Who controls its offshore fishing and mineral
rights? Does it have any legal recourse
against those whose emissions contributed
to sea level rise?
The Republic of Marshall Islands—a
Micronesian nation of 29 low-lying coral
atolls in the North Pacific—is struggling to
secure its survival, and is working to attract
international attention to vulnerable countries’
plights. In 2009, the Republic enlisted the
help of Columbia Law School’s Sabin Center
for Climate Change Law.
Until just a few years ago, notes Michael
Gerrard, head of the Center, it was difficult
to have a conversation in the international
community about how countries might
adapt to climate change. “But now people
recognize that the climate situation will get
worse before it gets better, and we have to
begin making serious preparation,” he said.
Gerrard has traveled to the Marshall Islands
twice as part of this work, co-chaired a major
conference at Columbia with the Republic,
co-edited a book on their legal issues, and
enlisted numerous students in the efforts to
assist the country and its people. He took
the photograph (above left), of a burial vault,
on his first trip in 2010. Revisiting the same
spot in 2013, he saw that the vault had
slipped further toward the sea—evidence,
both literal and figurative, of the danger
posed to the nation’s heritage.
Recent Conferences
Should Universities and
Pension Funds Divest from
Fossil Fuel Stocks?
Legal Issues in Managed
Coastal Retreat
The UN Climate Negotiations:
Perspectives From a Small
Island Nation
What is the State of the
Art in Preparing for Extreme
Weather Events?
The Future of the Regional
Greenhouse Gas Initiative
The Future of the Indian
Point Nuclear Power Plant
Climate Change, China,
and the WTO
U.S. Climate Change Policy
in the Context of
Congressional Paralysis
Soaring Flood Insurance Rates:
Should Congress Step In?
Extraterritoriality in EU Law:
Aviation, Emissions Trading
and Beyond
EPA Region II Conference
(2010, 2012, 2014)
Envir onmental Law Clinic
Fracking, industrial agriculture, clean air, “smart growth,” wetlands preservation, endangered species.
From New York City and its metropolitan area to the most remote environments on the planet, the
Environmental Law Clinic has tackled an enormous trove of environmental trouble. Led by noted
environmental activists and litigators Professor Edward Lloyd (who established the Clinic in 2000 with
the support of the Evan M. Frankel Foundation) and Susan Kraham, the student litigators have chalked
up a series of victories that are helping to shape the future of environmental law.
Clinic cases are chosen for their 1) educational opportunity, 2) ability to meet clients’ need for counsel
and 3) environmental significance. In the one-semester course, students work in groups to represent
organizational clients. They participate in weekly seminars, team meetings, simulations, and other
exercises to help them hone valuable “lawyering” techniques; and independently, and in collaboration
with other law clinics, develop and litigate cases.
“I want my students to take away a number of skills from this Clinic: listening carefully to their clients,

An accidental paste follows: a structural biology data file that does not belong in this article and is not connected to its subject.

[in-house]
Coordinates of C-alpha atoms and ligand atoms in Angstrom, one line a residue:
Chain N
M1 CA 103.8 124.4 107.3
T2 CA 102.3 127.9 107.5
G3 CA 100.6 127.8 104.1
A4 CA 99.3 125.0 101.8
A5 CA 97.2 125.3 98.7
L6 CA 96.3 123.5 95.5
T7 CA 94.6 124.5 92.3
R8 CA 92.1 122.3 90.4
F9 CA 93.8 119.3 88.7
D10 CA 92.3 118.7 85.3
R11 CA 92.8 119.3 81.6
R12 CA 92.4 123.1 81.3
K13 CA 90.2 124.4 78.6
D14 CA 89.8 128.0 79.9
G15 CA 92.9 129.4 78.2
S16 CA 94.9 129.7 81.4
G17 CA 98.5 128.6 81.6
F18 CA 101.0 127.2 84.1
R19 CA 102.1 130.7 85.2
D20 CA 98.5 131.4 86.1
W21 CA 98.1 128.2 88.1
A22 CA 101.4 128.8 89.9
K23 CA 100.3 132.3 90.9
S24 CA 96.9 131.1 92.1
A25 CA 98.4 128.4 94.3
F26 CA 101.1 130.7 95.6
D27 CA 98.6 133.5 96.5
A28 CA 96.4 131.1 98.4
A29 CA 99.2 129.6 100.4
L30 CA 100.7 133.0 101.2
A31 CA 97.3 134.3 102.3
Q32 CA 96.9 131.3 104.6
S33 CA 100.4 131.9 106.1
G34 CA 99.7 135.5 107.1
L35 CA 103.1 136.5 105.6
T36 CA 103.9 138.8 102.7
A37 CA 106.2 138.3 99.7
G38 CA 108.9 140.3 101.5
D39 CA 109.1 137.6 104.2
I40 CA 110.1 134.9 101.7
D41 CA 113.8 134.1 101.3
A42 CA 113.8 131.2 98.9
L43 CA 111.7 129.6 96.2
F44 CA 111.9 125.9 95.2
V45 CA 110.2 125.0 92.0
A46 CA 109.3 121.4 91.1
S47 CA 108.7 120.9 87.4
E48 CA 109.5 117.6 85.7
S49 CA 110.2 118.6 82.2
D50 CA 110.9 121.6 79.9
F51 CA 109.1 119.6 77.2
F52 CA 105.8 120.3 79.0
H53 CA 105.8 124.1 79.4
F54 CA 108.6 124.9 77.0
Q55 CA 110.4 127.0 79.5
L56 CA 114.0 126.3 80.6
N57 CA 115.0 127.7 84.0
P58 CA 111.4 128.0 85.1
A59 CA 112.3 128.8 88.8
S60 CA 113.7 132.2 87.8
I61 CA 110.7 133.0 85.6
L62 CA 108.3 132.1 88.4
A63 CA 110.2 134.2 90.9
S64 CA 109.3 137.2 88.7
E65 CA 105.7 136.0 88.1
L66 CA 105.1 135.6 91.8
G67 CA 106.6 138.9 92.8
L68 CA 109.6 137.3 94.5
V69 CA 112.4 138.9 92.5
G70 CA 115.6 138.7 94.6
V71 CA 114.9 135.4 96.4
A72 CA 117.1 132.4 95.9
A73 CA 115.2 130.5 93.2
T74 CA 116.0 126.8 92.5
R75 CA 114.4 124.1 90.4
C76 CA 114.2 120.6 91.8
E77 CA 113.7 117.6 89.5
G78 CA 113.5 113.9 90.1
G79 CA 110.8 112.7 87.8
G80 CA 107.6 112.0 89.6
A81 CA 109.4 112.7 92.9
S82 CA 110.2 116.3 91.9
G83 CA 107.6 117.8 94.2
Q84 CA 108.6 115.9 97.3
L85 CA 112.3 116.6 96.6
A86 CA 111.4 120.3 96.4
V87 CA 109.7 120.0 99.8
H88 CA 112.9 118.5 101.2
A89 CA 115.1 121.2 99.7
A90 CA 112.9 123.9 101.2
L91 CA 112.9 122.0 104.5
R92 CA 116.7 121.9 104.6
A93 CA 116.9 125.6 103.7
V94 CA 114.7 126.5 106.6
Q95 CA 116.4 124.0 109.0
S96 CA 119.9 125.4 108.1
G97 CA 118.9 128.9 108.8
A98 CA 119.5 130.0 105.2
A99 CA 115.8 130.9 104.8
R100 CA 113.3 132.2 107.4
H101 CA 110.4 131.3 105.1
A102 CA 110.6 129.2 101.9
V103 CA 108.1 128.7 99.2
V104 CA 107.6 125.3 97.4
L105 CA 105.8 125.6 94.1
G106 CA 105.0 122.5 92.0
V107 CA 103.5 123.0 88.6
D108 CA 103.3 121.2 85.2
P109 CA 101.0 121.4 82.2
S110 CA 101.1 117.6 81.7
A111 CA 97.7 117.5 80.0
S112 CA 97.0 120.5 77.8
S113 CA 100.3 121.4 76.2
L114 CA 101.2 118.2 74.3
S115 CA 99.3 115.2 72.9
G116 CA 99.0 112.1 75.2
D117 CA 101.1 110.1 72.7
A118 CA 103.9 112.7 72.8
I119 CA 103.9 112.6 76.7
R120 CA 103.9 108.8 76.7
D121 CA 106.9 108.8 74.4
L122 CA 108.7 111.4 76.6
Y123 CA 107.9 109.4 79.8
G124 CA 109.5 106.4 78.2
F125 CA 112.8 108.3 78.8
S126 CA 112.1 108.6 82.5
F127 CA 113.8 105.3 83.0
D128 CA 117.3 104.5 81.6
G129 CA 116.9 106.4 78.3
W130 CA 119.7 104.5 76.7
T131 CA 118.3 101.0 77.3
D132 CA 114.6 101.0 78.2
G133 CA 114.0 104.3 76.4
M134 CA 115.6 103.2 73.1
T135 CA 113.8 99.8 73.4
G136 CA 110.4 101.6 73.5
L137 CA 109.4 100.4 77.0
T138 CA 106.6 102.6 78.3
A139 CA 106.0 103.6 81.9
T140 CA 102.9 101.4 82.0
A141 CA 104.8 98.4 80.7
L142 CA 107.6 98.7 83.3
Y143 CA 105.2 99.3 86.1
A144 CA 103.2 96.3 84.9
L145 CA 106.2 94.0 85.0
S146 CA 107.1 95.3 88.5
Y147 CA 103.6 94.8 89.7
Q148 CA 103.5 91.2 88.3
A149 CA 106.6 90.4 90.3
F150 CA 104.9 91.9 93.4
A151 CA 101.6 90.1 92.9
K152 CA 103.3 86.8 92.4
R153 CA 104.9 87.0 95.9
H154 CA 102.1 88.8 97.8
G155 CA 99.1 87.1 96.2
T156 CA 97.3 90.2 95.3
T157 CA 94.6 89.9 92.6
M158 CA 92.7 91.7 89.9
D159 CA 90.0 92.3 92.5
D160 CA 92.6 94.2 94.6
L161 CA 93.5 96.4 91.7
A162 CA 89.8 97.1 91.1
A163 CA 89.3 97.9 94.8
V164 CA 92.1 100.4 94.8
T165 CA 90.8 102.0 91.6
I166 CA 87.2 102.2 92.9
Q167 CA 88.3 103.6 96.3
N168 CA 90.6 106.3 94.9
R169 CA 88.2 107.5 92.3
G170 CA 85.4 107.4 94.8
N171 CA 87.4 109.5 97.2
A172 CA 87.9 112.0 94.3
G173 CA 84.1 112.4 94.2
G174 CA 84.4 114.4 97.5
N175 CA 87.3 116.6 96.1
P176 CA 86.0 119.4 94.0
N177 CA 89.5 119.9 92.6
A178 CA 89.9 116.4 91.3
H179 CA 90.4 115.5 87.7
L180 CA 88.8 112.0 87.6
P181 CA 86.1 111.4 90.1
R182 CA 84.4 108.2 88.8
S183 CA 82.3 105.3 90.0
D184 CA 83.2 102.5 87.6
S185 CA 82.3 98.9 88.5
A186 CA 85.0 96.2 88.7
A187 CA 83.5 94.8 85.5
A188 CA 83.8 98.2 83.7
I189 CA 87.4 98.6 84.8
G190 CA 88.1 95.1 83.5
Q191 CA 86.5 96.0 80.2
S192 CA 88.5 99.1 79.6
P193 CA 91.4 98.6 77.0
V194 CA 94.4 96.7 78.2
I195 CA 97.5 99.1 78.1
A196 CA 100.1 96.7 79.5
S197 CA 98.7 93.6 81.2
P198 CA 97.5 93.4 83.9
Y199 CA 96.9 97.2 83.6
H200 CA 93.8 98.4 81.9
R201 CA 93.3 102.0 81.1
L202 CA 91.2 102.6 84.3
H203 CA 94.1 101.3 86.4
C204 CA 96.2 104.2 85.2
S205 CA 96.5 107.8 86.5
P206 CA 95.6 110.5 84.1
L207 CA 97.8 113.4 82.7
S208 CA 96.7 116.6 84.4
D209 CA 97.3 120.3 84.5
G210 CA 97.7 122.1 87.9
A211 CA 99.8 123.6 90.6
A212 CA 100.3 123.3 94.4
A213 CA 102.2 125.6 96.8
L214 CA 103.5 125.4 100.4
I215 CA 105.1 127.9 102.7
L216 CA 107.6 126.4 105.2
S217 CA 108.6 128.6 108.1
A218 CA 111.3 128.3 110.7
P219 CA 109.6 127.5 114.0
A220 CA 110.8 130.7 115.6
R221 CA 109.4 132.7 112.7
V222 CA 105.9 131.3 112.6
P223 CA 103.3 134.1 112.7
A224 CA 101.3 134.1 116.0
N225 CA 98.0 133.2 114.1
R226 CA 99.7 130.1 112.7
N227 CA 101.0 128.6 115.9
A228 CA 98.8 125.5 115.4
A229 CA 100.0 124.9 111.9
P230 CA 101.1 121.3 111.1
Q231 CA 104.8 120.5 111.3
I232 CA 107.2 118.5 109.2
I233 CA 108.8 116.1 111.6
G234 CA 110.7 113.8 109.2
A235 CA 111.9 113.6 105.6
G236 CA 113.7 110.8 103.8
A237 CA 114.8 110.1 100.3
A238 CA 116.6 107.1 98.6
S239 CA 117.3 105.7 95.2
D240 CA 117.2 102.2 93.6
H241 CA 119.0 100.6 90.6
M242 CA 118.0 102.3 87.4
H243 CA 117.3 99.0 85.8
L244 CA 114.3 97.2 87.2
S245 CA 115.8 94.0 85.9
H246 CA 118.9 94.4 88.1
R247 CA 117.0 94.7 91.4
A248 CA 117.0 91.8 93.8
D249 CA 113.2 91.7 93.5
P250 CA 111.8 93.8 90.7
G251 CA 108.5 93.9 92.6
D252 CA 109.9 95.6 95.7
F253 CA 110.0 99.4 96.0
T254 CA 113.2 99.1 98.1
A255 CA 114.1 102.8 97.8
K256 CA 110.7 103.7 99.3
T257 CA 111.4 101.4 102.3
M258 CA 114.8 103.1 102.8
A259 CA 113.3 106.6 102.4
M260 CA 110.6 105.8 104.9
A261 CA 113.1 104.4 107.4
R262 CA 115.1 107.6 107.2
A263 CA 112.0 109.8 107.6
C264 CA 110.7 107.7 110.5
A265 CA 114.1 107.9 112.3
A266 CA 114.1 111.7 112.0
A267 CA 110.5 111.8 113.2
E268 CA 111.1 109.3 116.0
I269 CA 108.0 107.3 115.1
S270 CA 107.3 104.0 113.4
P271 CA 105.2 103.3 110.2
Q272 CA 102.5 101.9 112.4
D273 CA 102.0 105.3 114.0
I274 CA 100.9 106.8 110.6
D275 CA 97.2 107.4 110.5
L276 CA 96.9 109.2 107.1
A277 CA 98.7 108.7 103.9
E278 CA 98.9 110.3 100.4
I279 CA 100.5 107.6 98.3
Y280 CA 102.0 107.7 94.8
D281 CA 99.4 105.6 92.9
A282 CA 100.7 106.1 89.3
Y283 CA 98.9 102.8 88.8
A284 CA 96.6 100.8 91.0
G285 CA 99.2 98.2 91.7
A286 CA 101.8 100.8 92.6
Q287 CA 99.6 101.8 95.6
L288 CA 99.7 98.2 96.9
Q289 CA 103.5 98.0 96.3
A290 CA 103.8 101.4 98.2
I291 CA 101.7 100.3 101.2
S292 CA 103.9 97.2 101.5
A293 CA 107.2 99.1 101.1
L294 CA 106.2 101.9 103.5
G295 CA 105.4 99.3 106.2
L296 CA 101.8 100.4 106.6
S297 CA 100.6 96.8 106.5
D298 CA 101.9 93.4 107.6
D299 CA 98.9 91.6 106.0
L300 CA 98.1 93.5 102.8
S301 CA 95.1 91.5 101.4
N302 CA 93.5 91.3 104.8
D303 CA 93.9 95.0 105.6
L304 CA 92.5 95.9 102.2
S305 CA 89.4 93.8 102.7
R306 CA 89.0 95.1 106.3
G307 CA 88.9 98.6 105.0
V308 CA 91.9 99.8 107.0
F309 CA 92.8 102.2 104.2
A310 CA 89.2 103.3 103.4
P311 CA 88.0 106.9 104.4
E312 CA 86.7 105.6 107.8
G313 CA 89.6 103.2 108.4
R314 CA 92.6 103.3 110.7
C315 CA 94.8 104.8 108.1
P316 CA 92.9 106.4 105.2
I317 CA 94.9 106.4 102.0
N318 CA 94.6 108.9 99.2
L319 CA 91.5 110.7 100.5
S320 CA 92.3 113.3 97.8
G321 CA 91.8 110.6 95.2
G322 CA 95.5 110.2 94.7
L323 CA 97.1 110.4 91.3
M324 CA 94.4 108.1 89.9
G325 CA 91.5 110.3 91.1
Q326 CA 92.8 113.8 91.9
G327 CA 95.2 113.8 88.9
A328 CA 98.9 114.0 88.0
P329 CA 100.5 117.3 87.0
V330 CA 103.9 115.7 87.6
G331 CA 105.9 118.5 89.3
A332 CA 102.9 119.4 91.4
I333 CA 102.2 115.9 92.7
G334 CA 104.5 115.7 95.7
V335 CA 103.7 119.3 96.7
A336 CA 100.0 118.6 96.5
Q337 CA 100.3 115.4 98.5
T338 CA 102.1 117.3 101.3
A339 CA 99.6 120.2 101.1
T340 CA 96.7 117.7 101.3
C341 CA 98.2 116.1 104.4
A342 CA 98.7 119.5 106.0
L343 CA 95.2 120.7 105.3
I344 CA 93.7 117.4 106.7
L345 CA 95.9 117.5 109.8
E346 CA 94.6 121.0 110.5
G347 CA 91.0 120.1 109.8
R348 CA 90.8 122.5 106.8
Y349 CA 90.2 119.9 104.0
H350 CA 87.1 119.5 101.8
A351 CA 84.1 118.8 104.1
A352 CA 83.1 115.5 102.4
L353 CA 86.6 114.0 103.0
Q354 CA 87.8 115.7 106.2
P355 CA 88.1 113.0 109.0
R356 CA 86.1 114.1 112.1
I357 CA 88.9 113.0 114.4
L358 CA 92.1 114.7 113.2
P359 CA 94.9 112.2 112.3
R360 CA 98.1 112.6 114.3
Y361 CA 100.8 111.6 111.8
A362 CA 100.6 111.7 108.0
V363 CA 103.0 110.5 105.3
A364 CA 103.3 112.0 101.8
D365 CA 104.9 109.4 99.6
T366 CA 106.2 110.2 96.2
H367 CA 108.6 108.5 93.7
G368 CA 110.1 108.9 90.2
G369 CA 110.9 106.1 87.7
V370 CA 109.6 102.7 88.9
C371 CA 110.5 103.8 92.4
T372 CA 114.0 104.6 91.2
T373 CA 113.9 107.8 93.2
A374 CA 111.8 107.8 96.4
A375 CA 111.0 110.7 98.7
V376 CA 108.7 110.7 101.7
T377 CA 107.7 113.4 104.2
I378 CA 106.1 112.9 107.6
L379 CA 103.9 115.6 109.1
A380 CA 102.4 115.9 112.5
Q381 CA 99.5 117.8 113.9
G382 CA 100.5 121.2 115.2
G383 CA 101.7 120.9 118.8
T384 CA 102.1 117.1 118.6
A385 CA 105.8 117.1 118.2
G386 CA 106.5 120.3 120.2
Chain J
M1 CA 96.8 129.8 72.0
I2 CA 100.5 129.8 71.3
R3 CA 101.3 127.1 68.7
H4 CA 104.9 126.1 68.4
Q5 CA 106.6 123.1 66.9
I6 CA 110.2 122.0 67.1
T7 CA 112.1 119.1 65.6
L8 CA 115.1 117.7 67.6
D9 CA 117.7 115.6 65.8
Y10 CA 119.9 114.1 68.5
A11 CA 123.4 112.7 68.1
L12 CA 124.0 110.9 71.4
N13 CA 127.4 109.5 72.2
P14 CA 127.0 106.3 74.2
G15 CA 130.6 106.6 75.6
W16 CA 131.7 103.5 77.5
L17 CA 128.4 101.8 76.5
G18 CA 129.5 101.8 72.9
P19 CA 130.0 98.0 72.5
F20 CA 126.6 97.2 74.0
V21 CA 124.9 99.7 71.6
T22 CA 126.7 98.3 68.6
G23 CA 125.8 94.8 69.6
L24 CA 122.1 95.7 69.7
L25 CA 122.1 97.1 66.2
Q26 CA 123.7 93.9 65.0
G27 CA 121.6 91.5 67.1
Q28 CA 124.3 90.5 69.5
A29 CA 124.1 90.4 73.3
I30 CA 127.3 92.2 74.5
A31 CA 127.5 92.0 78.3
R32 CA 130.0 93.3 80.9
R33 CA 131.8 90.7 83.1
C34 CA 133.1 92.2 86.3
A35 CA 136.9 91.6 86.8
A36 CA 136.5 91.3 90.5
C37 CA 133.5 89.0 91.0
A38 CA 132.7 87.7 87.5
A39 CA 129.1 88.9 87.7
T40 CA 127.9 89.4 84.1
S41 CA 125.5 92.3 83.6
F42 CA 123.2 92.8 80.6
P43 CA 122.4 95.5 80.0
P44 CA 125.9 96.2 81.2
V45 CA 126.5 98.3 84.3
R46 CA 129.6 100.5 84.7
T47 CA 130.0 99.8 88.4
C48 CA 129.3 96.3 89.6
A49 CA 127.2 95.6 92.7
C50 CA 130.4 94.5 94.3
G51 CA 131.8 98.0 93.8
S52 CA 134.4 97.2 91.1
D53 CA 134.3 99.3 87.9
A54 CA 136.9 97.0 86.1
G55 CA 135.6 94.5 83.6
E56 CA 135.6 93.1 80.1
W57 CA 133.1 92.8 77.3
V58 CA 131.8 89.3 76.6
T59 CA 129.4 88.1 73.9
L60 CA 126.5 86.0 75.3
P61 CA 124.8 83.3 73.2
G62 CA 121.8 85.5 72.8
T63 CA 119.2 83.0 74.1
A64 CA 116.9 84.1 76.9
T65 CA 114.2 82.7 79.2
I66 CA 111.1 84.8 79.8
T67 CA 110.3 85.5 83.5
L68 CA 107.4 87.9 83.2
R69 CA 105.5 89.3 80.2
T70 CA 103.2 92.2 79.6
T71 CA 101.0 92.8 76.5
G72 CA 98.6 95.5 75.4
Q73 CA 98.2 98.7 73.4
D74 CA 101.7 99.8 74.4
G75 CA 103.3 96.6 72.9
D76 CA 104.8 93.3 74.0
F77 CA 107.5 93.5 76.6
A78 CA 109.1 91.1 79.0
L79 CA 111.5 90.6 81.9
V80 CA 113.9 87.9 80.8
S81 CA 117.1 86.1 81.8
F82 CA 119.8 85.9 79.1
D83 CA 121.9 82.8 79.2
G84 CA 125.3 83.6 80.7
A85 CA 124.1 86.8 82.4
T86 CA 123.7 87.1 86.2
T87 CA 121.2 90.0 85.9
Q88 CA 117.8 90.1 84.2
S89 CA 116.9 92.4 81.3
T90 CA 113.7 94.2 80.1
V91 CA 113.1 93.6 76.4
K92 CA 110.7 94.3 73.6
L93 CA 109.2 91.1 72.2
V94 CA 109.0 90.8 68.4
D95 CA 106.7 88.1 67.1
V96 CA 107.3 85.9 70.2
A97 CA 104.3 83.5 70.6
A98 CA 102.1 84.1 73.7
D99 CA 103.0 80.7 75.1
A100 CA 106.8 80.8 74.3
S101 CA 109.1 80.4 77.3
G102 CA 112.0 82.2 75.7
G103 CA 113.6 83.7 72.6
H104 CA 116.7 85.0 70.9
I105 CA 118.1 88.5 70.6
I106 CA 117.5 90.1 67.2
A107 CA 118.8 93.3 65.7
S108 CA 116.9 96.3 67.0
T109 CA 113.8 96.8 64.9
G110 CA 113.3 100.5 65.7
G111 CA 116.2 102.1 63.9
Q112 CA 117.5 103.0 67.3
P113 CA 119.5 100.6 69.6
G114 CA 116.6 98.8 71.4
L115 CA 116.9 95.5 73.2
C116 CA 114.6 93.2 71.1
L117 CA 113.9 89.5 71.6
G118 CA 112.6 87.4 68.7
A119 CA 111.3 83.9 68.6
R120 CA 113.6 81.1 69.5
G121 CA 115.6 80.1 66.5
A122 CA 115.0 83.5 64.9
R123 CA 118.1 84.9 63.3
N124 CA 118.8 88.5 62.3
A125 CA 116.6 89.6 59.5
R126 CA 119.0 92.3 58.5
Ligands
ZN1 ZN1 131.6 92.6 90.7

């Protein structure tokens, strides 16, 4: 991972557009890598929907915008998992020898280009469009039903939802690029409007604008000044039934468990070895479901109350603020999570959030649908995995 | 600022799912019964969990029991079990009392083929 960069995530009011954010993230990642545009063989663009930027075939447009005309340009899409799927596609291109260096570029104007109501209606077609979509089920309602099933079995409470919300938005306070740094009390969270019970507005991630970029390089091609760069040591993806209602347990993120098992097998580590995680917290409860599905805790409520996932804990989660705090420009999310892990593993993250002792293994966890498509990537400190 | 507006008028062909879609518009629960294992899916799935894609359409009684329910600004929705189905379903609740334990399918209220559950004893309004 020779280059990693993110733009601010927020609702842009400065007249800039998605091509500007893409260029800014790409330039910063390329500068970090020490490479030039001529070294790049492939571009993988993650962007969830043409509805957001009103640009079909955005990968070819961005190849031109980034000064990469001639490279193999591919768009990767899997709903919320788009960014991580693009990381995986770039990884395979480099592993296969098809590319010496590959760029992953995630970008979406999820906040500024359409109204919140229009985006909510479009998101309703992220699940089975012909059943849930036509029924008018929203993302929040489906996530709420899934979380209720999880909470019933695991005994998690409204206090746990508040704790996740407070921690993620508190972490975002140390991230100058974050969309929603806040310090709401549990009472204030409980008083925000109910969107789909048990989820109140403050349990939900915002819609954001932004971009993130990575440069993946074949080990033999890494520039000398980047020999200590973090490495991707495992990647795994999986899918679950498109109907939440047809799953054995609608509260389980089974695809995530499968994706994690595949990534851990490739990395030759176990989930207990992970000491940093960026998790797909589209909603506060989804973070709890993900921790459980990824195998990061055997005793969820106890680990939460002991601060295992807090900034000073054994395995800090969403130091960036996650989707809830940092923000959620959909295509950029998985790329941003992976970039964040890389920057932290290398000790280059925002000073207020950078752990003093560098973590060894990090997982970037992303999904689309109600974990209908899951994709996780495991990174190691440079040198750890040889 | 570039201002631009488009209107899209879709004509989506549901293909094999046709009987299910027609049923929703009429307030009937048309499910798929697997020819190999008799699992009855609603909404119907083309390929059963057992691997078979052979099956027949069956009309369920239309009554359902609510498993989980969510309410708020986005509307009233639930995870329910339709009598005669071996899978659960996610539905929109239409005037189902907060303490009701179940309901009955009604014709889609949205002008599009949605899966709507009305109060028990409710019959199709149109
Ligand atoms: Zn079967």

and analyzing strategies—including litigation, policy change, possible regulatory reform—to resolve them,”
said Lloyd. “And even if students choose not to practice environmental law, I hope they take with them
a sense of the breadth and depth of the environmental challenges facing this country and the world.”
Clinic alumni have gone on to continue their work in posts at the Department of Justice, the Environmental
Protection Agency, Earthjustice, the Natural Resources Defense Council, other non-governmental
agencies, private law firms, and in all levels of government.
Protecting the Red Knot: Clinic Scores a Win for the N.J. Audubon Society
The problem: Industry’s harvest of the crabs has severely
limited the supply of crab eggs for these hungry shorebirds.
And while there are regulations that limit the harvest, efforts
to monitor compliance have been stymied by the State’s
refusal to provide harvest reports.
In 2011, clinic students represented the New Jersey
Audubon Society, which had been denied access to
important information about the harvest of horseshoe
crabs in the Delaware Bay.
These crabs are critical to the survival of the Red Knot—a small
bird that migrates each year from its wintering area in South
America to its breeding ground in the Arctic. Every May,
hundreds of thousands of Red Knots
and other shorebirds arrive in the
Delaware Bay where they gorge
themselves on the fat-rich
horseshoe crab eggs that give
them the energy needed for
their journey north.
The argument: In their challenge to the State, clinic
students cited its failure to provide these reports under New
Jersey’s public information law. A third year student argued
the matter before a trial court judge who ruled that the State
must turn over the documents to the Audubon Society.
Resolution: This information will allow conservation biologists
and advocates to continue to protect the Red Knot and
other threatened and endangered shorebird species.
Crafting a Specialty in Environmental Law
Columbia Law School students with a keen interest in environmental law have a
range of courses to choose from, beginning with two first-year foundation courses,
Torts and Property. Torts, which covers injuries to interests in land and public and
private nuisance, and Property, which explores fundamental questions of ownership, connect contemporary environmental law and litigation with their early common law sources.
The Law School offers a wide array of upper level electives in environmental and